Lenore leaned in, “Being brutally honest, this is actually my first visit. I wasn’t exactly close to my Aunt Hazel.”
We drove around a bend, and before us loomed walls of stacked shipping containers and hulking cranes loading a
ship with cargo. They resembled AT-AT Walkers from Star Wars as they hunkered on the harbour’s edge. Train tracks paralleled the highway. Idling trains sat loaded with containers and awaiting transport.
“One of three container terminals in the city, counting the one across the harbour in Dartmouth. They’ll transport stuff all over North America.”
We continued along the highway past piers and naval ships. “They’ve built ships here since Cornwallis’s day too. That’s the Royal Naval Dockyard. Canada’s navy on the East Coast. The Royal British Navy remained here until 1910, a few years after the bulk of British forces left. Americans sometimes forget Canada is part of the British Commonwealth.”
Lenore swiveled left for a better look. Ships, mostly Canadian, but a couple American, docked beside some buildings.
We drove under two bridges which spanned the harbour and into a downtown where past and present united. Street-facing buildings appeared as a centuries-old stone and brick structures with old windows and doors. Then, soaring like phoenixes above these structures, towered modern buildings. Nick explained it was a historical area and the original buildings had to be preserved. City planners had built atop the old structures while keeping their essence intact. He pointed to an area walled off from view. Archaeologists were actively excavating a guardhouse from the 1700s before new construction could continue.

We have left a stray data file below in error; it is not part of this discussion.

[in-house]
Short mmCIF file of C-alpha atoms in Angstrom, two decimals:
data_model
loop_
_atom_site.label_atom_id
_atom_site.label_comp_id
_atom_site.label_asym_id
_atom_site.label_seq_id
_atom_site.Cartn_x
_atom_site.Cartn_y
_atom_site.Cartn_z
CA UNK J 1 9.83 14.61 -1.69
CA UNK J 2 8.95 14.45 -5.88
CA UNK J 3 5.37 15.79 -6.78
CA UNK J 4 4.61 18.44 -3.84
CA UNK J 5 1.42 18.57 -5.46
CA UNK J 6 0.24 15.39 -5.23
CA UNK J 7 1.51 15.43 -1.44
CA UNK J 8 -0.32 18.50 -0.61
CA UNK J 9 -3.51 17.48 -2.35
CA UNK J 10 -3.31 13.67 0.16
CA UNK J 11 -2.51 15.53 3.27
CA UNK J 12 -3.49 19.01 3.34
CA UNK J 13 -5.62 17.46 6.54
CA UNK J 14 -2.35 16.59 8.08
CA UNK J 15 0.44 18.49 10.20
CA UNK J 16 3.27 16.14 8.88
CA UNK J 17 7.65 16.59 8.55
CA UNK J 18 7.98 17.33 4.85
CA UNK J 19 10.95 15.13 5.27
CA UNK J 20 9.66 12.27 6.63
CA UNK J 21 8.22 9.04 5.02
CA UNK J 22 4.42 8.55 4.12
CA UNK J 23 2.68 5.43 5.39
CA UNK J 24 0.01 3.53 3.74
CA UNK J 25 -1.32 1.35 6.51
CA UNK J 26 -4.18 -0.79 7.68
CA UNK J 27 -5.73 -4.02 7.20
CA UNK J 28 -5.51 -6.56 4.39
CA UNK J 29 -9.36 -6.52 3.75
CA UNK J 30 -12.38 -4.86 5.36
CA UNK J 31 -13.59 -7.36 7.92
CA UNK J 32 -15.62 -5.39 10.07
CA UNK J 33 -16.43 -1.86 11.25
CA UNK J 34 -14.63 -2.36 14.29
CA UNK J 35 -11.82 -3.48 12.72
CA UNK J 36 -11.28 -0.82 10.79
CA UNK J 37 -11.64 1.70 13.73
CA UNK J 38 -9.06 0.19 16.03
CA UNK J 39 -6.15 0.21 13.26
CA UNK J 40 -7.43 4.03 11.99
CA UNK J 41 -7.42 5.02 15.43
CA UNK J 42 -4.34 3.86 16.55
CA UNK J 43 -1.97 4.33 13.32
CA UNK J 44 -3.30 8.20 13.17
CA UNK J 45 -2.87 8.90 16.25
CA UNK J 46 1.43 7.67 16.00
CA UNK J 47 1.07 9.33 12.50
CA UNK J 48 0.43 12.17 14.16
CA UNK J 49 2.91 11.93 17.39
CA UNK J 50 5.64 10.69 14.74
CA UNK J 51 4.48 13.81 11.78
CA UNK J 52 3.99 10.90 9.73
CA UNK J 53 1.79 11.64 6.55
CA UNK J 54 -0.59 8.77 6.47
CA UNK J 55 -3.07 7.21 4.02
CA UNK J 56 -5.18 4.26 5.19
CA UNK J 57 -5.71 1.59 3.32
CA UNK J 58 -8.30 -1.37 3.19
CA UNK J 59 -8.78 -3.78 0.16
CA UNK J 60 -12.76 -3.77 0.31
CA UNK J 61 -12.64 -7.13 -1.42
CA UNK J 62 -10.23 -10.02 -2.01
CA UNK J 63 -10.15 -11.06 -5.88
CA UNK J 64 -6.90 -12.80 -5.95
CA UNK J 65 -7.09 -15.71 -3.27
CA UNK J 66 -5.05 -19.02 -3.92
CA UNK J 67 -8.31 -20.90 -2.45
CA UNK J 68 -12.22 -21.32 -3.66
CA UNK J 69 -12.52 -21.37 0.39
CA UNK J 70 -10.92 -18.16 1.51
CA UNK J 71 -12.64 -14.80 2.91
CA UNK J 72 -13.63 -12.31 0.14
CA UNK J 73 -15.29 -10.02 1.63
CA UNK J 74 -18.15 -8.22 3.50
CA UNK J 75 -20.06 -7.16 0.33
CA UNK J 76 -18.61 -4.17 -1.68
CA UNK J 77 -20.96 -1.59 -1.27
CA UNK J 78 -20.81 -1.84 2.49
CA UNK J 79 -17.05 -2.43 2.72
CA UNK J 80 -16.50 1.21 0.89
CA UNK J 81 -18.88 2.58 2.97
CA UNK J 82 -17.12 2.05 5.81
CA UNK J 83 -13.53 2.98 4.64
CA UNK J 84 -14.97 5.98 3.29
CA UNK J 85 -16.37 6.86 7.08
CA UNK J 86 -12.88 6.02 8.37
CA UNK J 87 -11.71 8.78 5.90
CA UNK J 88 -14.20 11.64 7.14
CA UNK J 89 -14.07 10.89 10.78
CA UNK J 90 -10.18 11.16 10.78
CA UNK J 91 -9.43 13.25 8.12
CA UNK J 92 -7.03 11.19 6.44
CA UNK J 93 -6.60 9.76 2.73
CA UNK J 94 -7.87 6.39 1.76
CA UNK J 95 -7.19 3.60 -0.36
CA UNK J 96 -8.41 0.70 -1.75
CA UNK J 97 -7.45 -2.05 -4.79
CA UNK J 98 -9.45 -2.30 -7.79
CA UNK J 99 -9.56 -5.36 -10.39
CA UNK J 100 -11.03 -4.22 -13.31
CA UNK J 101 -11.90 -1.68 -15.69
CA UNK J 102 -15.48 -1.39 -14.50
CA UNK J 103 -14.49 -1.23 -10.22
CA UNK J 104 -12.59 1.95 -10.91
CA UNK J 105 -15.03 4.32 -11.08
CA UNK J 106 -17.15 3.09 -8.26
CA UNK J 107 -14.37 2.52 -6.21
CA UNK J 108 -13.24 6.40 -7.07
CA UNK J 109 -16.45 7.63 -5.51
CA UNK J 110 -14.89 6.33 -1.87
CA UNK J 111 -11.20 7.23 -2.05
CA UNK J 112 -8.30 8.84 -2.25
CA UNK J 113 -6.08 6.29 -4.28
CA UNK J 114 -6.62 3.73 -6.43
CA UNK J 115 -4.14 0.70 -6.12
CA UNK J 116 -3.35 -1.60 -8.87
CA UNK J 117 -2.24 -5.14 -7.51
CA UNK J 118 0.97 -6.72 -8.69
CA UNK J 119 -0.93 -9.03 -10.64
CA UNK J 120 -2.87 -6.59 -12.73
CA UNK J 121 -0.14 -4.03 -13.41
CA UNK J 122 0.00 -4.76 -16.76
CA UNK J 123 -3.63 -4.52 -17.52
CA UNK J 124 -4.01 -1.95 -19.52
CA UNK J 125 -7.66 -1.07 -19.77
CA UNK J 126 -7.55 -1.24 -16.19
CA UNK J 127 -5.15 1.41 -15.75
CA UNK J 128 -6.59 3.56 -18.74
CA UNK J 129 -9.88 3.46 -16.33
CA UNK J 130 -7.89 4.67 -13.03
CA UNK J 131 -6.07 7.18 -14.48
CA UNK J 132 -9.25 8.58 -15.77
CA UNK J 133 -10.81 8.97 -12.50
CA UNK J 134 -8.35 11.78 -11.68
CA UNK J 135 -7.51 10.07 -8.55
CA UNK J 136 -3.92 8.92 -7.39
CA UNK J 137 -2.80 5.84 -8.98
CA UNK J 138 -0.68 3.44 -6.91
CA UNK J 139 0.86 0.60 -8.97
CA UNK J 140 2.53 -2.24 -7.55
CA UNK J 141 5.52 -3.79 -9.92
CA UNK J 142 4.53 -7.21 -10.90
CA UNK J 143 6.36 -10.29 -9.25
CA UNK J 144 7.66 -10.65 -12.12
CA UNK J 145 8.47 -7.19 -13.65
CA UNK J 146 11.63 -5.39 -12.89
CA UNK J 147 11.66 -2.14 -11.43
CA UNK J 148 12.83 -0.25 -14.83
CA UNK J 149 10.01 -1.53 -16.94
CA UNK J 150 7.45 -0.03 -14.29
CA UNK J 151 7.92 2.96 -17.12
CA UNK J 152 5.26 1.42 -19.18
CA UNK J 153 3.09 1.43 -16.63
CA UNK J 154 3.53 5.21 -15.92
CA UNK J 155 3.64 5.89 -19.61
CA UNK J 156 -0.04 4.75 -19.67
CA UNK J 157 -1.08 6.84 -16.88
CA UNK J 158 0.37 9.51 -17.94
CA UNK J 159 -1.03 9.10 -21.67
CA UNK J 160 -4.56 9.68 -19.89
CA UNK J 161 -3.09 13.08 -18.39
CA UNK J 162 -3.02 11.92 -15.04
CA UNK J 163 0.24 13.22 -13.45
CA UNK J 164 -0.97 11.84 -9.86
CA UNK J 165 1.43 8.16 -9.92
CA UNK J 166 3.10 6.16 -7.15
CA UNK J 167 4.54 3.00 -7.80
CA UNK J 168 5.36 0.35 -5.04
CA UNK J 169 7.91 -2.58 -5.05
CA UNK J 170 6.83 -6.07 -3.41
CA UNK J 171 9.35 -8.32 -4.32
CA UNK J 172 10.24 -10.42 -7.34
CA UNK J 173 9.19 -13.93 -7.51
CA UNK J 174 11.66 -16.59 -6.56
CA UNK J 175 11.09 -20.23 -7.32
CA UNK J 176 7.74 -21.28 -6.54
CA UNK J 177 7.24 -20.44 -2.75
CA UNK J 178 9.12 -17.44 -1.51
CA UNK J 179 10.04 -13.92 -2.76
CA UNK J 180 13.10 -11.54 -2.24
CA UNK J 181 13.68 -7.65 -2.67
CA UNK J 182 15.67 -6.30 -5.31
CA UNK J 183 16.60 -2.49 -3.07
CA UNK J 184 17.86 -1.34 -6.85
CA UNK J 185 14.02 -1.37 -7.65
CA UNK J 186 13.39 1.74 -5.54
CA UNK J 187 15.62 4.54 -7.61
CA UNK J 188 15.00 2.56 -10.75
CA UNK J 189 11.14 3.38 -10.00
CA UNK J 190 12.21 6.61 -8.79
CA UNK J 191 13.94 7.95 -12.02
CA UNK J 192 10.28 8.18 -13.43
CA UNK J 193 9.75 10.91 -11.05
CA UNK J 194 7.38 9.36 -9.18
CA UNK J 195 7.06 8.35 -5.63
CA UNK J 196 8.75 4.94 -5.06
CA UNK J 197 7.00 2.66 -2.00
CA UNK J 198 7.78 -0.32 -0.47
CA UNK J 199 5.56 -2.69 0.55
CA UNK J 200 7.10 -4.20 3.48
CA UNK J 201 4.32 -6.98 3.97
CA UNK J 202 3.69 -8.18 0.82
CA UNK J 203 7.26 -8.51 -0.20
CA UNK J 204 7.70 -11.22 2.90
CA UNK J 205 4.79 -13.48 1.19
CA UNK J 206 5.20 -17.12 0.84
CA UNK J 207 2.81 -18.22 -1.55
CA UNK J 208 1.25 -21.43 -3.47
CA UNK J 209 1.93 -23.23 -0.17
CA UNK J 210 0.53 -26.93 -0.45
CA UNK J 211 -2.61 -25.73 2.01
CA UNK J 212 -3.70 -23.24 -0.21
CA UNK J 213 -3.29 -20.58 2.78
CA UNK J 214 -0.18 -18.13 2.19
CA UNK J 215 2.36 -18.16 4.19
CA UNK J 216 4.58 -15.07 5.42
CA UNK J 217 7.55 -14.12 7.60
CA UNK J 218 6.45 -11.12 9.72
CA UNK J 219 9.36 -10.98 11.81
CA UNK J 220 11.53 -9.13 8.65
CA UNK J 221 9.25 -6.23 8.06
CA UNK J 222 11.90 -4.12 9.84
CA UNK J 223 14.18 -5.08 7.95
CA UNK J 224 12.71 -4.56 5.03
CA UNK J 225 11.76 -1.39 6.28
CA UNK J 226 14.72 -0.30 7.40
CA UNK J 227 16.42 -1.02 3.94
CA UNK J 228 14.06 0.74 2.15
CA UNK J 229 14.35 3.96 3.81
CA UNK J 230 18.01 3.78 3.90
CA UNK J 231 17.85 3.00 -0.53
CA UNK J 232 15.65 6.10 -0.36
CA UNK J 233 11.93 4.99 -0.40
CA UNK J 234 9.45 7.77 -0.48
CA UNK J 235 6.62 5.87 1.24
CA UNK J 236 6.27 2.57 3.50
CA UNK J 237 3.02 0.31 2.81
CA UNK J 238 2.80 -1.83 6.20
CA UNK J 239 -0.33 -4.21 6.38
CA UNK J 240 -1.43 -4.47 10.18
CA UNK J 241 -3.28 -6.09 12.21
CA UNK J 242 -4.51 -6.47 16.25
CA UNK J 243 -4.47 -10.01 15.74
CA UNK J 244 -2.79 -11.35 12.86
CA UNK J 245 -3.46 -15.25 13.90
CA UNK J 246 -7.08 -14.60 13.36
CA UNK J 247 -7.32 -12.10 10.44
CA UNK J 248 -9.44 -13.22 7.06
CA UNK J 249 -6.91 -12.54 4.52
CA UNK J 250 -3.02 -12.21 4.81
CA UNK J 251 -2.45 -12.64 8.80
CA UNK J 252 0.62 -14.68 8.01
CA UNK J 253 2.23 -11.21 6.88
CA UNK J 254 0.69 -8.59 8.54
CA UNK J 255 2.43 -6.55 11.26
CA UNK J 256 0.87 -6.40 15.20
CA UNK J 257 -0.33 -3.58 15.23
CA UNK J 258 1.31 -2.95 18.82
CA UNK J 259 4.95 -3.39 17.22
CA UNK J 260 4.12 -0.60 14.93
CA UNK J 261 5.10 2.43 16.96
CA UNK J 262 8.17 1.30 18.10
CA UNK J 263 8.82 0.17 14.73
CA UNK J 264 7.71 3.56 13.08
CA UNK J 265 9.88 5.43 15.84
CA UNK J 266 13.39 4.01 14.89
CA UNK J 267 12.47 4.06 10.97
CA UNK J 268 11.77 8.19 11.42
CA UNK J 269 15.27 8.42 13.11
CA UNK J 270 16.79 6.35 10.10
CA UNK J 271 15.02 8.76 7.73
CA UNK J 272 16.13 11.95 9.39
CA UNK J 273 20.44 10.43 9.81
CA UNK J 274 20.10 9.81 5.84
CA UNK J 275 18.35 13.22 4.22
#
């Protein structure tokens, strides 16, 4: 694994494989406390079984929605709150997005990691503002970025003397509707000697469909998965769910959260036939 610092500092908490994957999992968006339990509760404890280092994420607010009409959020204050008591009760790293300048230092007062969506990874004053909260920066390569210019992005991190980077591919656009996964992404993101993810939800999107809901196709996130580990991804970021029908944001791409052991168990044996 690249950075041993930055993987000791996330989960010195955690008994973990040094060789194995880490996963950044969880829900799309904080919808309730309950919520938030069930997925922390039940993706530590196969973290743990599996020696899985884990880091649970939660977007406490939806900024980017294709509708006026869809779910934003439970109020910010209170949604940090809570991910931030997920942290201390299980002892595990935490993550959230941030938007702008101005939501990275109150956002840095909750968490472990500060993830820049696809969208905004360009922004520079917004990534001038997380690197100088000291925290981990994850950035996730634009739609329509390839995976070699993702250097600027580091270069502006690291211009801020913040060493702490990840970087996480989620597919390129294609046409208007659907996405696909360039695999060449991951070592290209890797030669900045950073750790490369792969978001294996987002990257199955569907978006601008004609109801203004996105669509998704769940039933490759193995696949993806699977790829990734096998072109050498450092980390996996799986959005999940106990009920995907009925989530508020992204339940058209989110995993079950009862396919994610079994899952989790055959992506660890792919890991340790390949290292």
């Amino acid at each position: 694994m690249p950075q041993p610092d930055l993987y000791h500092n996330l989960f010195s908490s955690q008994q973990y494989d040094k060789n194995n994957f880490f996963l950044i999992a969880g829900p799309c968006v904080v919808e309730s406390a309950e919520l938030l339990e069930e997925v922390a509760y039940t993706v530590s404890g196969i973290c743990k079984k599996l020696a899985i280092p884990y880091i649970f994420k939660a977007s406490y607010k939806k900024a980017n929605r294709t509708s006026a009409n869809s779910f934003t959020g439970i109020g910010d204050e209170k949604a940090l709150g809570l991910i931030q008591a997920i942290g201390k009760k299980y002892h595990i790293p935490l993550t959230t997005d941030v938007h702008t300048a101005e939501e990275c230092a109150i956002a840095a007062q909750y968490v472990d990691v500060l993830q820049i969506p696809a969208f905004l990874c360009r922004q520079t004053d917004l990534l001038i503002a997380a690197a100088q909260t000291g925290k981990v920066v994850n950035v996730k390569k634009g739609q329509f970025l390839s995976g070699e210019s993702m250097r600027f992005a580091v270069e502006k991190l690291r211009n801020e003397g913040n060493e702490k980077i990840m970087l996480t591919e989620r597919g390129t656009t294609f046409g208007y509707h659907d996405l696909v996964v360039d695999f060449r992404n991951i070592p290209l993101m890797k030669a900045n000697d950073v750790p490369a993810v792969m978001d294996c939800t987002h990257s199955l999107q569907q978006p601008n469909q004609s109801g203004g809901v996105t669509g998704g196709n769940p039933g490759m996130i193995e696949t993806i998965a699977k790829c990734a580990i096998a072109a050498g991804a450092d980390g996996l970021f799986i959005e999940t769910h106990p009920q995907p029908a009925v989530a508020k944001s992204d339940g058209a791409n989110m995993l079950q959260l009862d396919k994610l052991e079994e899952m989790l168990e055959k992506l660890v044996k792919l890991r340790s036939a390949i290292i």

“Quick side trip. I gotta show you the Citadel while we’re downtown, even if there’s no time to really look, especially since Robbie wants Lenore to see the other military site. We can check out this one tomorrow, if you have time.”
“I don’t know how long we’ll be here,” I answered honestly, and he nodded. The architecture certainly was the oldest I’d ever seen. I could almost see Cornwallis and his men marching between buildings. Red uniforms, ancient rifles, ghosts from the past.
“I understand.” And he turned right. “This won’t take us far out of the way. Walter’s house is maybe ten minutes away.”
After a couple blocks, the road came to a T and an enormous hill.
“Here’s Citadel Hill. Cornwallis fortified it when he built the original settlement. There have been four different defensive fortifications here. The last one dates to World War II when they built barracks. From up there you can see across the water and watch for enemy ships at the harbour’s mouth. This is also where they fire the noon cannon. There’s a whole ceremony, if you want to see it.”